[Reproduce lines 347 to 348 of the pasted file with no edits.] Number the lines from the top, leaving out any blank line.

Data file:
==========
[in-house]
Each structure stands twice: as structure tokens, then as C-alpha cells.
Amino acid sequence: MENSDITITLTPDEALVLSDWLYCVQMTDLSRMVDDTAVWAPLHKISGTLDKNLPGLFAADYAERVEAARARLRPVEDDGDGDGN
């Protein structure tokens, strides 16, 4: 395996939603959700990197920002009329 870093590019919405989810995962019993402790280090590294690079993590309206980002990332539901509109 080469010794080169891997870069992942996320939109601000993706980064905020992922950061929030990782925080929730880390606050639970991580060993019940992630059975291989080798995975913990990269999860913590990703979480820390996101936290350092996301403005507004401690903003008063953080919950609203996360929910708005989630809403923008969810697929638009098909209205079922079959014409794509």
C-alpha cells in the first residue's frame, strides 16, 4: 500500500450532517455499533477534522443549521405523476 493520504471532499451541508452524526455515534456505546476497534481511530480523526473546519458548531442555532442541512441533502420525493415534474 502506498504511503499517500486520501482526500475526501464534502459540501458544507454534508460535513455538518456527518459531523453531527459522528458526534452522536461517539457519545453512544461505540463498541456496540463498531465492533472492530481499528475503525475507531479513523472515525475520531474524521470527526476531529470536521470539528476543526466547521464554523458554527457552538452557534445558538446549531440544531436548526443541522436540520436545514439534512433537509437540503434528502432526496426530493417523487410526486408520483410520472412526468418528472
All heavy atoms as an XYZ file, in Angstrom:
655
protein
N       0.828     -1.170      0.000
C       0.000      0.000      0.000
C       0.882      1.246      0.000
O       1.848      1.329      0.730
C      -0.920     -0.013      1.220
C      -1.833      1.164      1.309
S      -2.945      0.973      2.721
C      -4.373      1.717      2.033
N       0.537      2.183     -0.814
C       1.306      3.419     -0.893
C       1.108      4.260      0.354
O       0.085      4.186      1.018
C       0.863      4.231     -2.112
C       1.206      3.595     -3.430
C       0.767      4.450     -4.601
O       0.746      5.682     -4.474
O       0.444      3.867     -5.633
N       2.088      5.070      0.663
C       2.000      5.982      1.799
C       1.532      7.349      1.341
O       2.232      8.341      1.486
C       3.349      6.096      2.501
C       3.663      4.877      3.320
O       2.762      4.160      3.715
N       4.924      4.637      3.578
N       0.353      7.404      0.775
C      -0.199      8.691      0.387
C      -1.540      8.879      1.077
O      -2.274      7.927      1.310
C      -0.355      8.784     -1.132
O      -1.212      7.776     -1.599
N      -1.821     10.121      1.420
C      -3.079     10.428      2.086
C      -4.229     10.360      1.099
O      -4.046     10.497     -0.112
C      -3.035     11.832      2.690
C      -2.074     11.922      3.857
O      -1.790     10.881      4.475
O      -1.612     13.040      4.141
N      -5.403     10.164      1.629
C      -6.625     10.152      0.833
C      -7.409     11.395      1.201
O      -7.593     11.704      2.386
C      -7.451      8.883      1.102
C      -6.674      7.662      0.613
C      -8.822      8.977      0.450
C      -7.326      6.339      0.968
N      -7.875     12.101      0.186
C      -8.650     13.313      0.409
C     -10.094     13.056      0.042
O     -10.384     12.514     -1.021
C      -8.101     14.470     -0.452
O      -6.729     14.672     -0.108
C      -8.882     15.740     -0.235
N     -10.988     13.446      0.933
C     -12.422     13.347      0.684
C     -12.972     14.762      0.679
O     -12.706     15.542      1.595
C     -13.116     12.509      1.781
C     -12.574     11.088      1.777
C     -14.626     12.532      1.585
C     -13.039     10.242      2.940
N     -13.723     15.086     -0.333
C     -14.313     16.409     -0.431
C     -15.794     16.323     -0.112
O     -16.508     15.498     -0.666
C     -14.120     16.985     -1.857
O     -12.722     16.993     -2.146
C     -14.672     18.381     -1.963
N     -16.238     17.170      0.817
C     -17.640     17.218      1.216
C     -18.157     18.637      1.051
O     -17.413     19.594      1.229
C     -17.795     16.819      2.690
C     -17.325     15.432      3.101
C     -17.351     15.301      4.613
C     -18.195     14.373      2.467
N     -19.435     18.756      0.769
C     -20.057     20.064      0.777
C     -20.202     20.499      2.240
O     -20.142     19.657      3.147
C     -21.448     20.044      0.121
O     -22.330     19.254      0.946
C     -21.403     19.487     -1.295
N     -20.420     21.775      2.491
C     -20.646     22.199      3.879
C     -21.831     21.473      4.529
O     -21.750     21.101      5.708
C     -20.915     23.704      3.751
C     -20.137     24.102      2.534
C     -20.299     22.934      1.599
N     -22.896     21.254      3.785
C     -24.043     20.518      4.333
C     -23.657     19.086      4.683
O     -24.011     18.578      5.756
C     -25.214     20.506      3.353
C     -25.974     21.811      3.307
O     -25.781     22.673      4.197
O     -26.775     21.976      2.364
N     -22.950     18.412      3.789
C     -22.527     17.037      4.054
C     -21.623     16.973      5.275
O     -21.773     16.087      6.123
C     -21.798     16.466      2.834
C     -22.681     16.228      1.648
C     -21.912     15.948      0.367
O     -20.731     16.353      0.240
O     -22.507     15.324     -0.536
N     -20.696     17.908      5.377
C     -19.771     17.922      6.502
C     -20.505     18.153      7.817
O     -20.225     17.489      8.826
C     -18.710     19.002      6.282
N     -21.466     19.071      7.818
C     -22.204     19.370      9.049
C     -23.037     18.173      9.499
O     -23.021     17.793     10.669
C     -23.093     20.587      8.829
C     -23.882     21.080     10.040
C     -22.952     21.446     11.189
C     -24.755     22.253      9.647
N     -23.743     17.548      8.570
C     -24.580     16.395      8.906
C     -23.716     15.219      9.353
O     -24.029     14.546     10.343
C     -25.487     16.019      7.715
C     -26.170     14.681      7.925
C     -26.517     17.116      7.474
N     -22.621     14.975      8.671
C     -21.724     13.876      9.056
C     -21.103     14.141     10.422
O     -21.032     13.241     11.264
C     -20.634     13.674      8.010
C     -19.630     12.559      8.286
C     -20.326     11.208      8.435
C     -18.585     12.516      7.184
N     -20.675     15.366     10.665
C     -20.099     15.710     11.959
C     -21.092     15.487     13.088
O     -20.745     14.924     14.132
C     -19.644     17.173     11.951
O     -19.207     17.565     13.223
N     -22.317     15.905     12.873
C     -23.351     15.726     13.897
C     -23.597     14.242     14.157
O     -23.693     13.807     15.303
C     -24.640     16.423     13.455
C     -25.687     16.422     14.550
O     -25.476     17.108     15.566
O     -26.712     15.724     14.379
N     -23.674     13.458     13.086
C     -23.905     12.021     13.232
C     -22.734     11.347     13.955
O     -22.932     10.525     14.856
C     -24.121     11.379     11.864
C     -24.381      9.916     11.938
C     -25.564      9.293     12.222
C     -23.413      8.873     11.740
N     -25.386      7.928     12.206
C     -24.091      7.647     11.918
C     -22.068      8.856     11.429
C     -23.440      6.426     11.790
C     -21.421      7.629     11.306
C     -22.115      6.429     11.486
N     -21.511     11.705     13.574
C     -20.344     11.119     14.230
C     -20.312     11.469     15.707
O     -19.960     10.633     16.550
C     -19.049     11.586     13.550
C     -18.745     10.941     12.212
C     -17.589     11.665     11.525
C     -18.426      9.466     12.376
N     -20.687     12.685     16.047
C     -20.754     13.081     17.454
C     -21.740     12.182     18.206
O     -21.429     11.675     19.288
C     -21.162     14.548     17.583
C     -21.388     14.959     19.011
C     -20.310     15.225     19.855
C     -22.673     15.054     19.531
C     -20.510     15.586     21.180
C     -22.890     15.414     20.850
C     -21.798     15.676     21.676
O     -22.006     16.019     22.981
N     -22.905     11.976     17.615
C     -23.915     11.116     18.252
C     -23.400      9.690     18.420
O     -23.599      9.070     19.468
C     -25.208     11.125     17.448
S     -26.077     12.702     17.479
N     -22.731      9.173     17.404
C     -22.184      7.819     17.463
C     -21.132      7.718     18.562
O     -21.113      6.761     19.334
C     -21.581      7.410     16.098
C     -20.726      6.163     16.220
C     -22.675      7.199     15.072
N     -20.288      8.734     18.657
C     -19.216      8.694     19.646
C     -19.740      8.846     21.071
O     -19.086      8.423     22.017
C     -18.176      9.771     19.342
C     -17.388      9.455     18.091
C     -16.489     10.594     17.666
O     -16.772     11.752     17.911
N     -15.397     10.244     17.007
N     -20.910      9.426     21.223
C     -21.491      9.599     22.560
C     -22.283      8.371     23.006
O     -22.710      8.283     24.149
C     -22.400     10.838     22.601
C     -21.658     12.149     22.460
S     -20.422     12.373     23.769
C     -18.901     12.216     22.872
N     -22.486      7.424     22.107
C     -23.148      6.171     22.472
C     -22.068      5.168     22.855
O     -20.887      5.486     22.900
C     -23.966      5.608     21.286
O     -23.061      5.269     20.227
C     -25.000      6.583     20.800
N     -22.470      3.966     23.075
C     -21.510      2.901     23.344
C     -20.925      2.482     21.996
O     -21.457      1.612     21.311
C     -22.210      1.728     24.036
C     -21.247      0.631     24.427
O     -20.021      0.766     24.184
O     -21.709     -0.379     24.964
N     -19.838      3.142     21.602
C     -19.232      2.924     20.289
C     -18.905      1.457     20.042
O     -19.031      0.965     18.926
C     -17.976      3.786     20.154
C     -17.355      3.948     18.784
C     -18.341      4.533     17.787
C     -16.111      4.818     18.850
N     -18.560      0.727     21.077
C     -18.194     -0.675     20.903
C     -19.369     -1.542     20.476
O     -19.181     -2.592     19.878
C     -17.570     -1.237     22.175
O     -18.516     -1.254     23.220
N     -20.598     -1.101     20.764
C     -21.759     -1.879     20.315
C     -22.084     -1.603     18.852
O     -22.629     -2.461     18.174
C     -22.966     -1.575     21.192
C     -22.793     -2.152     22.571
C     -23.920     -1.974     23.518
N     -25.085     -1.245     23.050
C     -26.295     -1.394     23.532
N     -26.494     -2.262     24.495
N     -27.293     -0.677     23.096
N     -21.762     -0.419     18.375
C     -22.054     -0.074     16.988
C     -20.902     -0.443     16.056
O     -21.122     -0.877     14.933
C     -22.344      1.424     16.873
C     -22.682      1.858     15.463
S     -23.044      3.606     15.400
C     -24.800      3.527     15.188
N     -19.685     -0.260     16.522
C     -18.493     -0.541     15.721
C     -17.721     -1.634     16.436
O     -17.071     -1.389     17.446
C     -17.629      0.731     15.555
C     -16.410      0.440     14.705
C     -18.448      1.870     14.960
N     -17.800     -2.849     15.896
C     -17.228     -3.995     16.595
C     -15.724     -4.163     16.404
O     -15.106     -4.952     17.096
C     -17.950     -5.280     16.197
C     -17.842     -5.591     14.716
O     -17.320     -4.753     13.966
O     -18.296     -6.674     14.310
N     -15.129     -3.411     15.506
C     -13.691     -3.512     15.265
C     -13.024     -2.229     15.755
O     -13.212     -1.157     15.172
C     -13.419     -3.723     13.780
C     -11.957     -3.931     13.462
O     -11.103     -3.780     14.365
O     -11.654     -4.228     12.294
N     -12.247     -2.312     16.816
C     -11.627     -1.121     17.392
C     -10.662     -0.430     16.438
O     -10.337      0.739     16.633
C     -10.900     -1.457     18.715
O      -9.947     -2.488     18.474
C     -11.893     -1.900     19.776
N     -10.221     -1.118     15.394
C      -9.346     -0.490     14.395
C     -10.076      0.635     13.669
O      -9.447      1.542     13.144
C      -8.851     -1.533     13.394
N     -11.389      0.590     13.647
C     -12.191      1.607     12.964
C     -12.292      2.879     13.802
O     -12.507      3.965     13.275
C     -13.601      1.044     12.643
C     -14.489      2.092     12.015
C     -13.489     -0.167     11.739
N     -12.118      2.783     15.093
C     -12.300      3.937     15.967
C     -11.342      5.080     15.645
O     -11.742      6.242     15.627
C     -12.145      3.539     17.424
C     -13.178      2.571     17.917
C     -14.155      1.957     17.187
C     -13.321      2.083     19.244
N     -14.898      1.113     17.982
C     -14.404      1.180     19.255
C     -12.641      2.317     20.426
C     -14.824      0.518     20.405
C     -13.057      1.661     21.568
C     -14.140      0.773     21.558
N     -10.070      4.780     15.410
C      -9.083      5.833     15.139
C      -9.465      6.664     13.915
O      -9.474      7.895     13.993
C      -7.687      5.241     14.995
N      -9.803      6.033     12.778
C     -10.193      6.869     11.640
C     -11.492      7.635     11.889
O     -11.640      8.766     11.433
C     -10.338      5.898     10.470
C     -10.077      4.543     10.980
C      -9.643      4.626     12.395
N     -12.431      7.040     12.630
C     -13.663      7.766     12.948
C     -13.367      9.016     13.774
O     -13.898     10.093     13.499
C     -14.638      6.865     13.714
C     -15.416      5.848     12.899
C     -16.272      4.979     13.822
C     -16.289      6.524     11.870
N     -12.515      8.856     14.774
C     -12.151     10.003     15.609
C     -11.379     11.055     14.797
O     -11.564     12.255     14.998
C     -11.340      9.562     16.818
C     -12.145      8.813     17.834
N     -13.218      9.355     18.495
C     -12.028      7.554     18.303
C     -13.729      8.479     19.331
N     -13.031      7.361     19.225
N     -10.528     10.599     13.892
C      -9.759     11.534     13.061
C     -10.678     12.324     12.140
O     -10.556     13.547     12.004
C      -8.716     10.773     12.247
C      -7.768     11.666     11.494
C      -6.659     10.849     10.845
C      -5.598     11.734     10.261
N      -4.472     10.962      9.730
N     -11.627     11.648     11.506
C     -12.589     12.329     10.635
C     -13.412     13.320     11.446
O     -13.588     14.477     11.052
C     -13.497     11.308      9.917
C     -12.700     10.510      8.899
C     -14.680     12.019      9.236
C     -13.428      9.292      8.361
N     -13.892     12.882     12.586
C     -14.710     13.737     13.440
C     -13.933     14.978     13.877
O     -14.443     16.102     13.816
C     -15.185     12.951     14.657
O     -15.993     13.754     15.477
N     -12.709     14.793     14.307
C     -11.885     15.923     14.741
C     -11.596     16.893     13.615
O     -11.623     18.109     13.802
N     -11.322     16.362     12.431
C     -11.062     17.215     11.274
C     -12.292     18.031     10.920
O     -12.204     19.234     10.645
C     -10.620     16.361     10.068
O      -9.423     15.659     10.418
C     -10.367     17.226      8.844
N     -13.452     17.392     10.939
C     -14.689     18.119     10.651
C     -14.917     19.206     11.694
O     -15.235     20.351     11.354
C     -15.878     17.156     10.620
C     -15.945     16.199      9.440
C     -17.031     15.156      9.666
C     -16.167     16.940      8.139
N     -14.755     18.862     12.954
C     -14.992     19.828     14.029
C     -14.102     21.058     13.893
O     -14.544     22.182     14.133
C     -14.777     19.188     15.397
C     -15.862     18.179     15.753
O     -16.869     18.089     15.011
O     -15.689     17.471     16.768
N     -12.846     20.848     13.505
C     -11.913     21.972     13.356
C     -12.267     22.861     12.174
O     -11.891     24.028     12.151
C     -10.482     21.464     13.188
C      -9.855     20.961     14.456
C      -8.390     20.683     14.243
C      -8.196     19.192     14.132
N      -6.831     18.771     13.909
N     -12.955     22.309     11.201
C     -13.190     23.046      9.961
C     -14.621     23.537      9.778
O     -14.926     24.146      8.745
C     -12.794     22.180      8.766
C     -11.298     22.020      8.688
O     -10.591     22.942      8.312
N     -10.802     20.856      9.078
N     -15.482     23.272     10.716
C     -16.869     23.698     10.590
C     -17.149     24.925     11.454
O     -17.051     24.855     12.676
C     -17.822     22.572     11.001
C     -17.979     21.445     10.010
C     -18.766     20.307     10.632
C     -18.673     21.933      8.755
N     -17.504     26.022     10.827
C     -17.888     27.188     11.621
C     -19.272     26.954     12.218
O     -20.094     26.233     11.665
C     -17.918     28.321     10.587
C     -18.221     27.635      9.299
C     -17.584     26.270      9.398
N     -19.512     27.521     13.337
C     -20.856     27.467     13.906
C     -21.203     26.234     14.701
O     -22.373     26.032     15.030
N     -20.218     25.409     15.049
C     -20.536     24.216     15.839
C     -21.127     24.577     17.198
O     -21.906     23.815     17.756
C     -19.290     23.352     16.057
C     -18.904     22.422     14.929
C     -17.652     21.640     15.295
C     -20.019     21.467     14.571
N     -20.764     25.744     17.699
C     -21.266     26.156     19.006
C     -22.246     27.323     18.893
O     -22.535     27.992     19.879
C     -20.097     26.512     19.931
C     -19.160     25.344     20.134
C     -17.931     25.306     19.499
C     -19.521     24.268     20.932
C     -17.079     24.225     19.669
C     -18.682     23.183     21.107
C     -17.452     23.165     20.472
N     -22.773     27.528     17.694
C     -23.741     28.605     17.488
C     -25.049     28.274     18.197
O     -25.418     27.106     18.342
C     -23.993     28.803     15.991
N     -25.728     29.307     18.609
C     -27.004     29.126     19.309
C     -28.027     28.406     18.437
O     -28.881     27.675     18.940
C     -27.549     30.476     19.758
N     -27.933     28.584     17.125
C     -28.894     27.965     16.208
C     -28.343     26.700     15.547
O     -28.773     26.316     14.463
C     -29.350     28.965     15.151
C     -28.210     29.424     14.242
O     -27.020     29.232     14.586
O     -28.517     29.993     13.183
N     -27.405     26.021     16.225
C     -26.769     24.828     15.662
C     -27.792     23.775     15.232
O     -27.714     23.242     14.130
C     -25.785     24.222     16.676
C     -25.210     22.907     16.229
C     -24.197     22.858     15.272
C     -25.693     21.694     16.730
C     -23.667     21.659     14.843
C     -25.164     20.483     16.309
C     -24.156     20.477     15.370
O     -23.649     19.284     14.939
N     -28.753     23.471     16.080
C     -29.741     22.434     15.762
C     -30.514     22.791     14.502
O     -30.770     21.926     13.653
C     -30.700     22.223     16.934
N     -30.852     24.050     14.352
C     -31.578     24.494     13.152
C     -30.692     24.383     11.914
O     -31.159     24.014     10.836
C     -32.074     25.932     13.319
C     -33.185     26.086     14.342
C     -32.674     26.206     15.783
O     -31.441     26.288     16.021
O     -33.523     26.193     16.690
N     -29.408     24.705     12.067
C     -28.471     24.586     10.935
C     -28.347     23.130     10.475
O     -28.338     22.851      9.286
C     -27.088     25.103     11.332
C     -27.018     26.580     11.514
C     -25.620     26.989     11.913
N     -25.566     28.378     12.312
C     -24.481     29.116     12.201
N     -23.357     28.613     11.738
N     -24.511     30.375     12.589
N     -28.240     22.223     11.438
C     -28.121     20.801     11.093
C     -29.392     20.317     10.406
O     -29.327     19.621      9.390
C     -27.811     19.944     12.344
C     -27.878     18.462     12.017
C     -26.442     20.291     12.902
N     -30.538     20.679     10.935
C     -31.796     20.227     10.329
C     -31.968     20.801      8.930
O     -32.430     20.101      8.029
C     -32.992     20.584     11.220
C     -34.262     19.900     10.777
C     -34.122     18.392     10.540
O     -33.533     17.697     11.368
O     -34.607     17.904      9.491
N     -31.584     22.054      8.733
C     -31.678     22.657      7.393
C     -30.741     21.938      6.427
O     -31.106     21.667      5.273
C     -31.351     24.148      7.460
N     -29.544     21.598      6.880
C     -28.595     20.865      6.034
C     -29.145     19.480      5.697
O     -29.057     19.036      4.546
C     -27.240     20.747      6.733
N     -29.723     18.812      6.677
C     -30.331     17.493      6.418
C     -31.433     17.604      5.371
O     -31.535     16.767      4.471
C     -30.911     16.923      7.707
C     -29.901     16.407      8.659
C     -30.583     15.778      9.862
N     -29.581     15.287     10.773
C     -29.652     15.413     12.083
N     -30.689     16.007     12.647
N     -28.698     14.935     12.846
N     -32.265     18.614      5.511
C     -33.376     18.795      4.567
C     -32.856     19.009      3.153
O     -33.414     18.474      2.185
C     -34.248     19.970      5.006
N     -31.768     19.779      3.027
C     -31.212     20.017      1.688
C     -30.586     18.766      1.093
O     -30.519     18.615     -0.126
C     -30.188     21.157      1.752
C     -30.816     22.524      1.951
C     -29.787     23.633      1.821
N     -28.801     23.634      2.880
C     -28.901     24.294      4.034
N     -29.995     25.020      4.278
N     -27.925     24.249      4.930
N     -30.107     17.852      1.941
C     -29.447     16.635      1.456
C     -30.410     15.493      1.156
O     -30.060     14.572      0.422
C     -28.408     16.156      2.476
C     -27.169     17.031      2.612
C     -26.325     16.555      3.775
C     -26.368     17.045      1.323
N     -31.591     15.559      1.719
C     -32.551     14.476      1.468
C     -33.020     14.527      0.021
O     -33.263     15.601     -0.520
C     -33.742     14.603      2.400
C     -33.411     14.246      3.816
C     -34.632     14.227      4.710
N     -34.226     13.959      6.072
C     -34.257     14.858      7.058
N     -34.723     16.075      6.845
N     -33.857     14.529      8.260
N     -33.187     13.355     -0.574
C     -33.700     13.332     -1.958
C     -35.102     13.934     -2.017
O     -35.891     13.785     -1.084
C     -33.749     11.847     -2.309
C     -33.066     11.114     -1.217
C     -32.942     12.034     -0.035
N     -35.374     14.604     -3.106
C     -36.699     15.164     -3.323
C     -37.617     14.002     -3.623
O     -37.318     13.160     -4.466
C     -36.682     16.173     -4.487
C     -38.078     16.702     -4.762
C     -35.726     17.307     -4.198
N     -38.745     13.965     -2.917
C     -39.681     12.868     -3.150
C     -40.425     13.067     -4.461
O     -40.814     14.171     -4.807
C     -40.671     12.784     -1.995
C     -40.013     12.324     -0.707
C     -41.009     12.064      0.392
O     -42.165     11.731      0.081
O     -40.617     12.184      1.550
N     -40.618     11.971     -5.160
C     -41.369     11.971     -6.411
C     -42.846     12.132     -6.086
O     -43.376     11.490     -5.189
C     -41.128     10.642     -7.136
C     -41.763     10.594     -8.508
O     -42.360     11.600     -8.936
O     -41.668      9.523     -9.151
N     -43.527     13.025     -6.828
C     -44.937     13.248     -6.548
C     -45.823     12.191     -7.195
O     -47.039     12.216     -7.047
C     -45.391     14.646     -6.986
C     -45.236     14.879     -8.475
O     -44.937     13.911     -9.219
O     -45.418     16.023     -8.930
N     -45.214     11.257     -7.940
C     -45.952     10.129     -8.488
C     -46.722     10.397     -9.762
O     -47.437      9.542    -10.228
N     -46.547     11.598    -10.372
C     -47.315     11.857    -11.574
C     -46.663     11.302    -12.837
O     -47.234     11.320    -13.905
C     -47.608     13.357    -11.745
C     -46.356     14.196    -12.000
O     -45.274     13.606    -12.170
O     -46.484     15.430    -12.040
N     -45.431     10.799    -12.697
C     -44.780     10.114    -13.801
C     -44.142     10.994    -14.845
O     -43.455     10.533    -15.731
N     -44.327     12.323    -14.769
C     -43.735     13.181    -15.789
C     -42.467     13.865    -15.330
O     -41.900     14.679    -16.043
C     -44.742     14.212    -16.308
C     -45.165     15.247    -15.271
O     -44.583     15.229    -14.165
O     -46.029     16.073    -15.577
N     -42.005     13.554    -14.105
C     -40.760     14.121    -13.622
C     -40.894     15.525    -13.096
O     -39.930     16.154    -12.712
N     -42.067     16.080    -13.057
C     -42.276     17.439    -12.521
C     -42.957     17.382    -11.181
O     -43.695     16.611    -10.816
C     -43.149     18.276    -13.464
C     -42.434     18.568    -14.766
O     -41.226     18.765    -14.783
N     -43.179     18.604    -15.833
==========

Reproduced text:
N     -12.515      8.856     14.774
C     -12.151     10.003     15.609